MSHA Drops Civil Penalties Rule from Fall Agenda

NSSGA advising Trump transition team on dangers of other rules on the 2017 agenda

NSSGA is proud to report that the Obama administration’s civil penalties reform effort appears to be over. In a major win for aggregates operators, the U.S. Department of Labor’s Fall 2016 Agency Rule List shows that MSHA is no longer seeking to reform the system by which civil penalties are assessed against operators.

“While we are pleased that this administration will not enact this unnecessary regulation, we continue to advise the Trump transition team on the negative effects that this and other regulations have on our operations,” said Michael W. Johnson, NSSGA president and CEO.

Since being issued in 2014, NSSGA constantly fought the proposal through testimony at multiple public hearings, formal written comments, meetings with the White House Office of Management and Budget (OMB) and in meetings with key congressional committees. According to NSSGA’s conservative estimate, the rule would have increased costs associated with MSHA penalties by a range of 50 to 80 percent, and these increases dramatically undercut an operator’s ability to invest in safety. Last year alone, MSHA assessed about $12 million in penalty costs against aggregates operators. Click here for a full digest on NSSGA’s efforts to combat this rule with the support of member companies.

NSSGA continues to express concerns to the incoming administration on other regulations that MSHA listed on the agenda and could pursue in 2017. That way, President Trump and his team have a clear understanding of the negative impacts of these regulations.

MSHA Moves Quickly on Workplace Exams Update

MSHA sent a final rule on workplace examinations to the OMB on Nov. 18. NSSGA expects to soon restate the industry’s concerns to OMB which include MSHA’s lack of tangible evidence of any need for changing the current workplace exams standard. The Office will ultimately approve or deny the rule.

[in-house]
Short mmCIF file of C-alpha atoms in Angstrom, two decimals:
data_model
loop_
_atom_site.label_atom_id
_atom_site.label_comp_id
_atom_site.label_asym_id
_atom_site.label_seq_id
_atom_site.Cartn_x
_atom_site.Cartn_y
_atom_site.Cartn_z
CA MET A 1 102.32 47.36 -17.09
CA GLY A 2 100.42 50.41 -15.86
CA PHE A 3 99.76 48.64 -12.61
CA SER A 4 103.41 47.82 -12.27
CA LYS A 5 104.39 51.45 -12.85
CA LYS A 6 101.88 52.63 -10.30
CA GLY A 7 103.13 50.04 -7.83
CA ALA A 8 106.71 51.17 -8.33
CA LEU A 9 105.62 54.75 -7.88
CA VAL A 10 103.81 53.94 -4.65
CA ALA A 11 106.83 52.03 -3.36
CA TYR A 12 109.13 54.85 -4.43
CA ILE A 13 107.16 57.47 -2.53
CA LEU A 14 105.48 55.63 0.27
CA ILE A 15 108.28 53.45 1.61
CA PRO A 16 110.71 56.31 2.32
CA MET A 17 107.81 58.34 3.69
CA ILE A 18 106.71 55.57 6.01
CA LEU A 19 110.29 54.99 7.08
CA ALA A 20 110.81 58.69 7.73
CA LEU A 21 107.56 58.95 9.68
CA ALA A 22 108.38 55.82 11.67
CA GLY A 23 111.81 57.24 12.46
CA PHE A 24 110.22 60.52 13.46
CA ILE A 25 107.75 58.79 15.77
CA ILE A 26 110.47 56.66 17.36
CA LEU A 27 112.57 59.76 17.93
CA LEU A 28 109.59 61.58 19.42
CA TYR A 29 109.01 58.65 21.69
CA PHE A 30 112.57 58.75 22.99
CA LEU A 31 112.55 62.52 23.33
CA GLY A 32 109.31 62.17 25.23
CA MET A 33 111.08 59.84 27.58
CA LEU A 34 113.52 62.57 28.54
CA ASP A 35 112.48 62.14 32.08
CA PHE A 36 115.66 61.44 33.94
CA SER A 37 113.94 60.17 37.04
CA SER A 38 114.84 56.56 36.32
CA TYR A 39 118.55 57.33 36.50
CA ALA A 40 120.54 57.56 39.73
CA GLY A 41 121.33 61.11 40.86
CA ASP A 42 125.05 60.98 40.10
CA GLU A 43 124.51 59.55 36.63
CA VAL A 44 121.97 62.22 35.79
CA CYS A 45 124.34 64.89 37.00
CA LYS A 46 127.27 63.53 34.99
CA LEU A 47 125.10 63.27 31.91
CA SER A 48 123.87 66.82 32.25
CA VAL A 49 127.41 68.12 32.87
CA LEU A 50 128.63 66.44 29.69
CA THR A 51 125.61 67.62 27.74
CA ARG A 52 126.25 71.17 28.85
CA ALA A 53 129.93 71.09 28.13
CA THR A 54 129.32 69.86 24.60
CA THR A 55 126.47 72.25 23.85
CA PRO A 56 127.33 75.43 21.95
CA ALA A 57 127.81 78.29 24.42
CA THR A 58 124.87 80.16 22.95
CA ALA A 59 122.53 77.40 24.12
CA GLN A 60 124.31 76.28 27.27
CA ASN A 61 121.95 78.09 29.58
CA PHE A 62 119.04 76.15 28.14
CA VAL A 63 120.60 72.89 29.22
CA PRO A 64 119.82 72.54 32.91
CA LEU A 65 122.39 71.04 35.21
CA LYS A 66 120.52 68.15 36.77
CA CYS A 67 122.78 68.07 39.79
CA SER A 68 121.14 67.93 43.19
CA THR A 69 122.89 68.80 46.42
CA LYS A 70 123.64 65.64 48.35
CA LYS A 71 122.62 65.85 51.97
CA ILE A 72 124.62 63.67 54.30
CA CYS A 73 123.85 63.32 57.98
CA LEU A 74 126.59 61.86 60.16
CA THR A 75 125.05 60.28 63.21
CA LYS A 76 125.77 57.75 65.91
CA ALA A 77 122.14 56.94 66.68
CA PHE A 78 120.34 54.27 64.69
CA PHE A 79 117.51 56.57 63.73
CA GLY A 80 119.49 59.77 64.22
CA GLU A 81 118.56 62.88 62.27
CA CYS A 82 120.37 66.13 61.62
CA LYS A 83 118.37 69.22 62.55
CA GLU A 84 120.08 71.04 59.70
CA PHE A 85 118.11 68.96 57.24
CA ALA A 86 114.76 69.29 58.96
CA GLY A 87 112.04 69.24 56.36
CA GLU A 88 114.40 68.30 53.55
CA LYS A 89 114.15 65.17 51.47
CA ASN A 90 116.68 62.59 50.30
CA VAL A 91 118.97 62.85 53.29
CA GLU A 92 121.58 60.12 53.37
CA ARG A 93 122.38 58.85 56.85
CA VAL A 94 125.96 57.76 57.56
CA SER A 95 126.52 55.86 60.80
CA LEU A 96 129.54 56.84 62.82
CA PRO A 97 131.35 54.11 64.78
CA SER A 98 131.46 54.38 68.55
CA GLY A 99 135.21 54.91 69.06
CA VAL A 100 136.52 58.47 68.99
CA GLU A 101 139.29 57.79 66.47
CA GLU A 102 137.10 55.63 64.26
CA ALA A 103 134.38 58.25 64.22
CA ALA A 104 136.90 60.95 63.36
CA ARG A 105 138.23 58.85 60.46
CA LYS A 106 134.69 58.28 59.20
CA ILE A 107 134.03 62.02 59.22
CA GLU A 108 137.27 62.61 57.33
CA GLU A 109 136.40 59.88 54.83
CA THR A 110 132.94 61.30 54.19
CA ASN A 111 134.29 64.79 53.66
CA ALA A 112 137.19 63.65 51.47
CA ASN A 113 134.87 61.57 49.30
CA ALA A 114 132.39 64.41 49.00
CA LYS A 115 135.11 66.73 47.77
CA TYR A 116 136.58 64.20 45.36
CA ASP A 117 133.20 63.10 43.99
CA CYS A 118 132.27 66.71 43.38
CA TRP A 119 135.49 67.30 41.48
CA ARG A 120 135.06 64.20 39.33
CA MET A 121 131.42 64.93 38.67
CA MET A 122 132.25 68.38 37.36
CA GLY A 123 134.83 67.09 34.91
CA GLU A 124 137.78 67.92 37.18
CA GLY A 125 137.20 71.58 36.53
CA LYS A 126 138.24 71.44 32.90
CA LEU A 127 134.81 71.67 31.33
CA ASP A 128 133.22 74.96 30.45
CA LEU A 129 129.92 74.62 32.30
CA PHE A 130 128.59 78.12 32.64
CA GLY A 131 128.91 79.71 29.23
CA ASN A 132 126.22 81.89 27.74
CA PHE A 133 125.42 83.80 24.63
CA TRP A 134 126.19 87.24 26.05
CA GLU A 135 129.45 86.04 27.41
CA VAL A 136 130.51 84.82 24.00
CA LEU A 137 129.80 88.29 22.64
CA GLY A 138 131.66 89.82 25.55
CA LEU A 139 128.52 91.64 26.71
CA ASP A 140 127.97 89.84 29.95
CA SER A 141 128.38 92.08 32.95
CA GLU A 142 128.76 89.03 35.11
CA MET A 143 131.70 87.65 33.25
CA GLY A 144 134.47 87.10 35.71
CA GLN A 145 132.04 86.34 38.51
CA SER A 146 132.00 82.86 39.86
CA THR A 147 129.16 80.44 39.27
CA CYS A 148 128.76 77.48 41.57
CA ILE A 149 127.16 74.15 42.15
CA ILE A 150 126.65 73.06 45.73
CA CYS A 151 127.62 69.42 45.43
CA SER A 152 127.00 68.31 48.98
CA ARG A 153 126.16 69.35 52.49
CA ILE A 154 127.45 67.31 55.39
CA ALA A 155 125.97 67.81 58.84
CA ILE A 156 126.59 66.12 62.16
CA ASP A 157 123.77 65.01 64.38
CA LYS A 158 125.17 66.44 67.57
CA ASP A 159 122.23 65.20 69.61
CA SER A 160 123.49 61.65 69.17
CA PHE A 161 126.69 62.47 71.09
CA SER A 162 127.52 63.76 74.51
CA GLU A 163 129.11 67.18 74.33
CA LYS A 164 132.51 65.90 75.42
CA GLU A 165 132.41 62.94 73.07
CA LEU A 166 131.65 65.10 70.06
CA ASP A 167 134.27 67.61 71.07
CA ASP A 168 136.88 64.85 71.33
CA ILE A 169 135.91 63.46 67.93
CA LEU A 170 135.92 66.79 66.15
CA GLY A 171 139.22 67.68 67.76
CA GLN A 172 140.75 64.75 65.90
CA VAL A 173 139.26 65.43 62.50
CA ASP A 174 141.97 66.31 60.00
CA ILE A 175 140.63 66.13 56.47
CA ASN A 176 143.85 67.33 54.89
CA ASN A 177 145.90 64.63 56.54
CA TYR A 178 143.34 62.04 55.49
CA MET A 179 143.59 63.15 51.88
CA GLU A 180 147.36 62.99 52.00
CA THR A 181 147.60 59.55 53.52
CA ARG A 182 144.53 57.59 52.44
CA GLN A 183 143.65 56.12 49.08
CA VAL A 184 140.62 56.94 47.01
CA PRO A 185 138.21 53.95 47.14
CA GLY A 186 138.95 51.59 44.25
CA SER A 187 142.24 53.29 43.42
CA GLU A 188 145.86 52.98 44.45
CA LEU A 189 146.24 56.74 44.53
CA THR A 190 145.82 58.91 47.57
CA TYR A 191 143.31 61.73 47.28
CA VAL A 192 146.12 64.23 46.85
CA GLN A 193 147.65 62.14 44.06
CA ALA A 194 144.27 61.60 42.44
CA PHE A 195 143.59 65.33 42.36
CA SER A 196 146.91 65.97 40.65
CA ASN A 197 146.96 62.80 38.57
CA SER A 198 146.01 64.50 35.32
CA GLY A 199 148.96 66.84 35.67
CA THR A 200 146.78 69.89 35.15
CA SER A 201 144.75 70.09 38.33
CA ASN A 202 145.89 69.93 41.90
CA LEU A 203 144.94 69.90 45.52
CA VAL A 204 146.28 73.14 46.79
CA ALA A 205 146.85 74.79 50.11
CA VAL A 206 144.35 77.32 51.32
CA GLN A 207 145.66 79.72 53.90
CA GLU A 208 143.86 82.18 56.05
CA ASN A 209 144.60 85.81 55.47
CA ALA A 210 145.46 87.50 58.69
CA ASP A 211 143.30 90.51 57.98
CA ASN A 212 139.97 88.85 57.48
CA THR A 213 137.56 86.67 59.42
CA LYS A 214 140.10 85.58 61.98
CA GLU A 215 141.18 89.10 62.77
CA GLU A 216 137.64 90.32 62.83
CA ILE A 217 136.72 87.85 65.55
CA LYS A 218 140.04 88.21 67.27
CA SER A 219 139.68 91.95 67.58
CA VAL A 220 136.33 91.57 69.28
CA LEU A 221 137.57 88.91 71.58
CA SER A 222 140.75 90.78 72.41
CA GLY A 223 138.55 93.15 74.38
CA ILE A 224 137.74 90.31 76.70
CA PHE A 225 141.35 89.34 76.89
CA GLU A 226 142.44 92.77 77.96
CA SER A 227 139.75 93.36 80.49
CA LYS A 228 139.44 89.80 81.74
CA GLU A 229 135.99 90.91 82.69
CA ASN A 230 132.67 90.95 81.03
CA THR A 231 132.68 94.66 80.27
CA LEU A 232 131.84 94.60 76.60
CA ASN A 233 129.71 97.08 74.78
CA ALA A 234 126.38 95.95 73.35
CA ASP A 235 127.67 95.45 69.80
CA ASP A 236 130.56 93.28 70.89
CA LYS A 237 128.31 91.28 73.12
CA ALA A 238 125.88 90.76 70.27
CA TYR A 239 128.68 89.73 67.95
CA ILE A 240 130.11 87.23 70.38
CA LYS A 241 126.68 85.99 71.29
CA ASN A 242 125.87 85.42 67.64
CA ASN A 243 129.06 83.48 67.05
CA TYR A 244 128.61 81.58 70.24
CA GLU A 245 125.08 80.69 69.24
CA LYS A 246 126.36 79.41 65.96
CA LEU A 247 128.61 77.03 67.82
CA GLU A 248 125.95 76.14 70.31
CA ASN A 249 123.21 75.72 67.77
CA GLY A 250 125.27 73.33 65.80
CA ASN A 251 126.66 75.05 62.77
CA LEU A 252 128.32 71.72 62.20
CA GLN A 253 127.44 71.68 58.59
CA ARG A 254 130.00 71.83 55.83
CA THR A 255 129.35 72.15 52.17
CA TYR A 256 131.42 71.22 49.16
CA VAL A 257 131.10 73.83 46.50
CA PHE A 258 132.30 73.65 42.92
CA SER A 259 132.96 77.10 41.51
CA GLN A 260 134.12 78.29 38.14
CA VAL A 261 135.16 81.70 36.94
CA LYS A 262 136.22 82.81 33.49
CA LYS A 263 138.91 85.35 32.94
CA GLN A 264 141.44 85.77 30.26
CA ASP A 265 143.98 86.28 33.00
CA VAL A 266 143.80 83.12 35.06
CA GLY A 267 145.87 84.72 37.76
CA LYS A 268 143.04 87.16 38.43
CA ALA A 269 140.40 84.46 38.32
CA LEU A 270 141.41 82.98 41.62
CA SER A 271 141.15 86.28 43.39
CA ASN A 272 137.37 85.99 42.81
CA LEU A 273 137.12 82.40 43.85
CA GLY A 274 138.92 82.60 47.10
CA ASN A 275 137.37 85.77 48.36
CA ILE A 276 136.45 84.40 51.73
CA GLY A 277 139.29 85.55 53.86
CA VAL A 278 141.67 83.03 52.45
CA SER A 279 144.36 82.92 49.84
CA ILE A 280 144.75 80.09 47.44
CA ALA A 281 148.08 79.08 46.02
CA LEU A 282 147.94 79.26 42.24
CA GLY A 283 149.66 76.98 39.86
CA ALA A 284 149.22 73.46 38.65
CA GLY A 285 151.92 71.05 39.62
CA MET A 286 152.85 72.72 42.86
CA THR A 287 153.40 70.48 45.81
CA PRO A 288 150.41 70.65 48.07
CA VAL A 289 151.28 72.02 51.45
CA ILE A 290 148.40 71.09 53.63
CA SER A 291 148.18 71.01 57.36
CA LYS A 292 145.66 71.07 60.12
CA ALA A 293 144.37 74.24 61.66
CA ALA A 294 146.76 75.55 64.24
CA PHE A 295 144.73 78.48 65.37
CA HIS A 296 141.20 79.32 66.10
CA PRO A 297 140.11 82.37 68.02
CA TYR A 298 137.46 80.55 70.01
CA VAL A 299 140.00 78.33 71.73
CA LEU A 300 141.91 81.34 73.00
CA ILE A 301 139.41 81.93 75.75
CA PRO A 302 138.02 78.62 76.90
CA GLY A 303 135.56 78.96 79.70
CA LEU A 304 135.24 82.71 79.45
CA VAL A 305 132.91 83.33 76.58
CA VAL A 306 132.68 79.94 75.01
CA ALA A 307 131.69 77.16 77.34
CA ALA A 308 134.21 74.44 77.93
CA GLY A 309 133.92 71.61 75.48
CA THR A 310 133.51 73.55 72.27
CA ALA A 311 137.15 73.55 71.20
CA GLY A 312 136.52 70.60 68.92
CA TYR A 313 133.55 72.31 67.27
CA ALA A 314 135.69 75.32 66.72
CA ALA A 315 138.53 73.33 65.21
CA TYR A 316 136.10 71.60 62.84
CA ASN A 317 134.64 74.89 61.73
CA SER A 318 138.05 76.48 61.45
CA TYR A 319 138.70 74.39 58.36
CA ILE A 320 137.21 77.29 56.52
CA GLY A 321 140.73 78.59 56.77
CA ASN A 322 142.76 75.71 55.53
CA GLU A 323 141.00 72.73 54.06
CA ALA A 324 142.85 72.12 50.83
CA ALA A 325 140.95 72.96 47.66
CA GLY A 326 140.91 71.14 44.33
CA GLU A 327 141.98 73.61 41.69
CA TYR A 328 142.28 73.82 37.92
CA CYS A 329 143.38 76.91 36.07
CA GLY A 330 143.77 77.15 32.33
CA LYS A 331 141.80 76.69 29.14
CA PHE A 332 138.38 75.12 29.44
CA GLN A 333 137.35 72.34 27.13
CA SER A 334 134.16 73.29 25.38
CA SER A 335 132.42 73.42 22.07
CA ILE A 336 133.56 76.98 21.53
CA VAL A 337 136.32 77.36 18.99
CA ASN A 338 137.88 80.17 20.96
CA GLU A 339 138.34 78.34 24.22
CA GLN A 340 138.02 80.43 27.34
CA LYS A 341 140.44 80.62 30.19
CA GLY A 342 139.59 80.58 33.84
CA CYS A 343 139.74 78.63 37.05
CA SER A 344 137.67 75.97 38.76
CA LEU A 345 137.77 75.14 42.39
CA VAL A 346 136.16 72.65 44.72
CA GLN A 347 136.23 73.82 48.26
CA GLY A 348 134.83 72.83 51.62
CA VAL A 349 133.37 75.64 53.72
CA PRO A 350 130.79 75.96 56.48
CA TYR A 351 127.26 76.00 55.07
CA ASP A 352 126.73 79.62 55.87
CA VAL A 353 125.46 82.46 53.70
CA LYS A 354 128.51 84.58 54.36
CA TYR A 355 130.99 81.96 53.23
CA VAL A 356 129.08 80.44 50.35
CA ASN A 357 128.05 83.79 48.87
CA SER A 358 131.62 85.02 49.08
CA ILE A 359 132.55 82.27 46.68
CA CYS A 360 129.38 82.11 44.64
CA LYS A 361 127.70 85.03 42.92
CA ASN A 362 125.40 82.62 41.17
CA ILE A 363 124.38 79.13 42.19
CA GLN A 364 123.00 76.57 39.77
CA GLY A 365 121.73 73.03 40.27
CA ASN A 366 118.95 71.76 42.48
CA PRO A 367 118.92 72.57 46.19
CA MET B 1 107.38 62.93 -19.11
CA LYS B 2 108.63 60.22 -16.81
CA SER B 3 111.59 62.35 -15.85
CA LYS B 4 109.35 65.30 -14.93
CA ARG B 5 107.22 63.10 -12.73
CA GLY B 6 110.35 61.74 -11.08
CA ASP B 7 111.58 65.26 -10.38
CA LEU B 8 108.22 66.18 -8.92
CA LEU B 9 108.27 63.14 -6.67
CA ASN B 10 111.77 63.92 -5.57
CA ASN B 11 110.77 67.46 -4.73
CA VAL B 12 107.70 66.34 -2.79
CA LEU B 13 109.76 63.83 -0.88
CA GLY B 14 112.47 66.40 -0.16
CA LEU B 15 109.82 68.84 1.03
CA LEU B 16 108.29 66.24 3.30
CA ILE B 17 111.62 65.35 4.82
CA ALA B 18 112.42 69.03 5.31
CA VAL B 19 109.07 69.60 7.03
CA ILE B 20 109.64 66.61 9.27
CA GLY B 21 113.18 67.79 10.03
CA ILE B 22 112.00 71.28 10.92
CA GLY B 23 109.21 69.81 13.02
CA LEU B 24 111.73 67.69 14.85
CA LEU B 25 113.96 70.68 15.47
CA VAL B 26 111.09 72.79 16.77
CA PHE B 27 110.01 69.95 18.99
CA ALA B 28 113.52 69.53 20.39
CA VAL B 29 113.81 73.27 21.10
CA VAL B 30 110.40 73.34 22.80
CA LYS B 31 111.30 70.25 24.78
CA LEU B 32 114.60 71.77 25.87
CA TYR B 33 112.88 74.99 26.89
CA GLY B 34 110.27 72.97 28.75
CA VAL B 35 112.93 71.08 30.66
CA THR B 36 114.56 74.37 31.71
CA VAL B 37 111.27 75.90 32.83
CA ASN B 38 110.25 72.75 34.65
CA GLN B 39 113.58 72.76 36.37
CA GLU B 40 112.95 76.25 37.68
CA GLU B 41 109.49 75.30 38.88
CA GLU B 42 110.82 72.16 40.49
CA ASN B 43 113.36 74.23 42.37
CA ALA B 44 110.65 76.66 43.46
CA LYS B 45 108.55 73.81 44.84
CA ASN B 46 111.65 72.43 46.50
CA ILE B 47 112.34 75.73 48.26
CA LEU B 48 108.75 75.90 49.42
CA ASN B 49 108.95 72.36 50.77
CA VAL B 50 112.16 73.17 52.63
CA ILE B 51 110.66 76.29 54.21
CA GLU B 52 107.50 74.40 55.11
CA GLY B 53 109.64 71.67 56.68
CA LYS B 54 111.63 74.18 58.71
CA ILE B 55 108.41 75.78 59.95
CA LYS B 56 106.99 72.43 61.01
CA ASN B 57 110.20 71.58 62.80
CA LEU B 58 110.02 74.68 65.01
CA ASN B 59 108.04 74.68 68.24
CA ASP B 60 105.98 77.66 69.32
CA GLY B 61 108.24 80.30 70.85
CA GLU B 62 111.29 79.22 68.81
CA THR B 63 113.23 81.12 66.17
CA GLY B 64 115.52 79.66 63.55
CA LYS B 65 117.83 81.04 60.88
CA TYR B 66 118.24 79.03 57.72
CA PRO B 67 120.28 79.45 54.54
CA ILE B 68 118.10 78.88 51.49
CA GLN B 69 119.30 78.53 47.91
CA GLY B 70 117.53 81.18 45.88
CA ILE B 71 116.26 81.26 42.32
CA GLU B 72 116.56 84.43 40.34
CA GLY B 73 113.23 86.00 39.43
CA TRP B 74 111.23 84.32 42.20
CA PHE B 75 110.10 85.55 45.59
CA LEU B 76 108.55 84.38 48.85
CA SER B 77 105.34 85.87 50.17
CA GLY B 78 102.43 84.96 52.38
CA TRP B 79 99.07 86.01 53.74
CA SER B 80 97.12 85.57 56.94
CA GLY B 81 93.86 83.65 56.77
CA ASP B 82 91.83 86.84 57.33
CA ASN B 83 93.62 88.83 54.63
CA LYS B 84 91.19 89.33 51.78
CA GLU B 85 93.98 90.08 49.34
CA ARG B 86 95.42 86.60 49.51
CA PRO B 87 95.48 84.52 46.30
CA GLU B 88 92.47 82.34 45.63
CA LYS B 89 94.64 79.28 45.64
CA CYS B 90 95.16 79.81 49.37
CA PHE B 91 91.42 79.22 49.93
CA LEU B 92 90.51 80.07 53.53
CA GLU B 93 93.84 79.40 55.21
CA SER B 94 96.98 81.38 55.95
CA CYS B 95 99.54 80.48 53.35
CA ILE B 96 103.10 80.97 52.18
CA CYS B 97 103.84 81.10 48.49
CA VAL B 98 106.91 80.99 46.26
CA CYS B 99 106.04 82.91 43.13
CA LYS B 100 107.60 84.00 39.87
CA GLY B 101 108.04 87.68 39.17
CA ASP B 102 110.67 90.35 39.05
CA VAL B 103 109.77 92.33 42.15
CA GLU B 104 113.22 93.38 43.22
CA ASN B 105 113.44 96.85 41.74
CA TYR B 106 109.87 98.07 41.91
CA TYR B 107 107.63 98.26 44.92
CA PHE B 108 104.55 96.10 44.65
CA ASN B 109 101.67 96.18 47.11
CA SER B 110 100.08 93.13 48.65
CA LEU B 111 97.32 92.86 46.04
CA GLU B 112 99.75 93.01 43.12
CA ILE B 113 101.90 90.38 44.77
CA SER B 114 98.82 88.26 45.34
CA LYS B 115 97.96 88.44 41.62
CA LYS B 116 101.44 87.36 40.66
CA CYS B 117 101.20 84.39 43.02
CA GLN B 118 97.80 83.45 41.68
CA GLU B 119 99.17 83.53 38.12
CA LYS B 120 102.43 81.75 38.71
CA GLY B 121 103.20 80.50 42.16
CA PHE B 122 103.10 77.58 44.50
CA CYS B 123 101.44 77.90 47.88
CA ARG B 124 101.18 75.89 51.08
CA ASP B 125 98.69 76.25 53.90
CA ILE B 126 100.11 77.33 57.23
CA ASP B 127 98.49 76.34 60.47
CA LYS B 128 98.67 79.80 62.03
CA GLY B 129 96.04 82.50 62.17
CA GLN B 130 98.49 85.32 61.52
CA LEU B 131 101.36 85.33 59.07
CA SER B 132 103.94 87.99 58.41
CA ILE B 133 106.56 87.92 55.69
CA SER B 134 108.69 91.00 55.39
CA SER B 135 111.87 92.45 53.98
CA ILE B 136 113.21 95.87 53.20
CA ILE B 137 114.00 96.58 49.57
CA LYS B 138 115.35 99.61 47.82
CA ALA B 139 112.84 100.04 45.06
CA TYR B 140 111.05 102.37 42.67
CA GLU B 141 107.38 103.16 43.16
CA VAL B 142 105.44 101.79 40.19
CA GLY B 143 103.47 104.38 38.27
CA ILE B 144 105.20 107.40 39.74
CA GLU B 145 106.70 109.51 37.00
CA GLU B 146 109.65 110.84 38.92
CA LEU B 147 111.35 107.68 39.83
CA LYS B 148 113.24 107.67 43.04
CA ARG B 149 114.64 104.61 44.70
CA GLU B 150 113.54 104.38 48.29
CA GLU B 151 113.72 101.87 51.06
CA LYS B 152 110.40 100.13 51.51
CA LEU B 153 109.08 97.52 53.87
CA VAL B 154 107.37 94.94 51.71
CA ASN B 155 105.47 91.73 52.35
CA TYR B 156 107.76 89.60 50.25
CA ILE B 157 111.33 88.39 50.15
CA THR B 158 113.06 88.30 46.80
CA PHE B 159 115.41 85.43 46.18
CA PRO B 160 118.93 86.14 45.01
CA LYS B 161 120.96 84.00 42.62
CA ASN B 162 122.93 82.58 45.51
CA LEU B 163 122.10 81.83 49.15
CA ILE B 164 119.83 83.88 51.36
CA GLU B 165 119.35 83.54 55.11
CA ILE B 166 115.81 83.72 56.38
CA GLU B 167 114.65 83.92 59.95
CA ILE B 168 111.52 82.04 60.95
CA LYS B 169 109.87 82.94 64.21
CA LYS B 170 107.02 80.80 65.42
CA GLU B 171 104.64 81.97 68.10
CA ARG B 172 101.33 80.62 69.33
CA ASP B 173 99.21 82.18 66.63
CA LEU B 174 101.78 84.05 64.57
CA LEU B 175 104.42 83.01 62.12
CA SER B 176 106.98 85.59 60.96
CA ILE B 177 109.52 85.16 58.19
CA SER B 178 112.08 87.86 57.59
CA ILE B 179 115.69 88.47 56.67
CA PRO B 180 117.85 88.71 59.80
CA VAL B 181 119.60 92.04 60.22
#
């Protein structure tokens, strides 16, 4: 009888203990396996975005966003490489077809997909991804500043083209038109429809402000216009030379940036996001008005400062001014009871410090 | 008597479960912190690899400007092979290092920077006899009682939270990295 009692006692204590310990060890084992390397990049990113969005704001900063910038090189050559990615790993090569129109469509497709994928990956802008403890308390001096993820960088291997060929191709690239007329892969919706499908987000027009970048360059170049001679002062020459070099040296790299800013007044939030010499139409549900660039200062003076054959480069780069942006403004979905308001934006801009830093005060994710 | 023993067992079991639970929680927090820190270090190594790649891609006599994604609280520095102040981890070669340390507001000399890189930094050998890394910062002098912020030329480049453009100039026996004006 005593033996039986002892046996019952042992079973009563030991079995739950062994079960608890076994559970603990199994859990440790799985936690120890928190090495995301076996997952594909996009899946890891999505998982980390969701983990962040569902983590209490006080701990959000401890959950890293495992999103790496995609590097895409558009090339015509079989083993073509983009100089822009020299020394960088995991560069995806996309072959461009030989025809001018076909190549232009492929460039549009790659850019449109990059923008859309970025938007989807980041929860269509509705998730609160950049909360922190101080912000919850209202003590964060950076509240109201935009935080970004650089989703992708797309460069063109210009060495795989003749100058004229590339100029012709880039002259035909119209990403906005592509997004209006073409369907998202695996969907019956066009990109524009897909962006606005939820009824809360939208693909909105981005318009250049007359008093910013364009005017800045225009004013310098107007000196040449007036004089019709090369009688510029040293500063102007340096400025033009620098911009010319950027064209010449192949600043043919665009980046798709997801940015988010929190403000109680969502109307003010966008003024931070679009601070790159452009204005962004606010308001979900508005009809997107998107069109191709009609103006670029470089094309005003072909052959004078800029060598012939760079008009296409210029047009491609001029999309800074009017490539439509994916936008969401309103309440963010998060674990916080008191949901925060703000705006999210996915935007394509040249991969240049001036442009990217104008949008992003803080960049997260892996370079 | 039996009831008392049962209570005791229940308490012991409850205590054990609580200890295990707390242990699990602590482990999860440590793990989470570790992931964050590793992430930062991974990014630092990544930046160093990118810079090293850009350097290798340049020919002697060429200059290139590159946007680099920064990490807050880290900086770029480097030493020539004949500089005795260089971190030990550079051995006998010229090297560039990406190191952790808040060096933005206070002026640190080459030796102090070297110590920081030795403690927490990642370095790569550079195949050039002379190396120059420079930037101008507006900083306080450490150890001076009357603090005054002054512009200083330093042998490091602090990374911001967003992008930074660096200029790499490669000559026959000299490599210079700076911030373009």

The aggregates industry has seen the lowest injury rate in history, just 2 injuries per 200,000 hours worked in 2015, under the current workplace exams standard. Yet, MSHA looks to pursue this proposed rule that does little to improve workplace safety. As proposed, the rule would require that workplace examinations be done at the beginning of the shift and cover any areas that could conceivably be worked during a shift. Currently, operators inspect work areas during shifts and address safety issues that are discovered accordingly.

NSSGA continues to advise the Trump administration transition team on this overly prescriptive and unnecessary regulation that will likely undercut operator ability to manage for safety.

MSHA Expected to Pursue Crystalline Silica Rule

According to the regulatory agenda, MSHA plans to issue a new rule regarding crystalline silica April 2017. Despite the fact that silica-related illnesses have dropped dramatically the past four decades, the agency expressed an interest in issuing a rule similar to an Occupational Safety and Health Administration rule from March 2016. That rule reduced the workplace exposure limit by half, from 100 micrograms per cubic meter to 50 micrograms per cubic meter over an eight-hour work shift.

NSSGA filed a lawsuit against the rule in April 2016, as objective evidence demonstrates that many commercial laboratories that analyze workplace air samples do not consistently provide the analytical accuracy at this lower limit. Compliance with the existing standard fully protects workers. Also, OSHA’s justification for this stricter regulation was not based on sound science.

Yet, this rule is projected to be issued during President-elect Donald Trump’s administration, and he has emphasized a commitment to reigning in the Obama administration’s regulatory over-reach. So, it may very well be that the Trump administration will take a different view than the current administration.

Regulating Diesel Exhaust a Possibility

The regulatory agenda shows MSHA’s interest in a possible new permissible exposure limit for diesel exhaust in underground facilities. The National Institute of Occupational Safety and Health (NIOSH) has partnered with MSHA to study the matter, discuss health of underground miners and determine whether a rulemaking in this area is warranted. NSSGA will continue to monitor this situation.

Proximity Detection in Focus

Finally, it appears that MSHA will look for comments on a possible rule on proximity detection systems for mobile machines in underground operations. NSSGA has previously asserted that there is no need for such a rule and will continue to monitor this issue.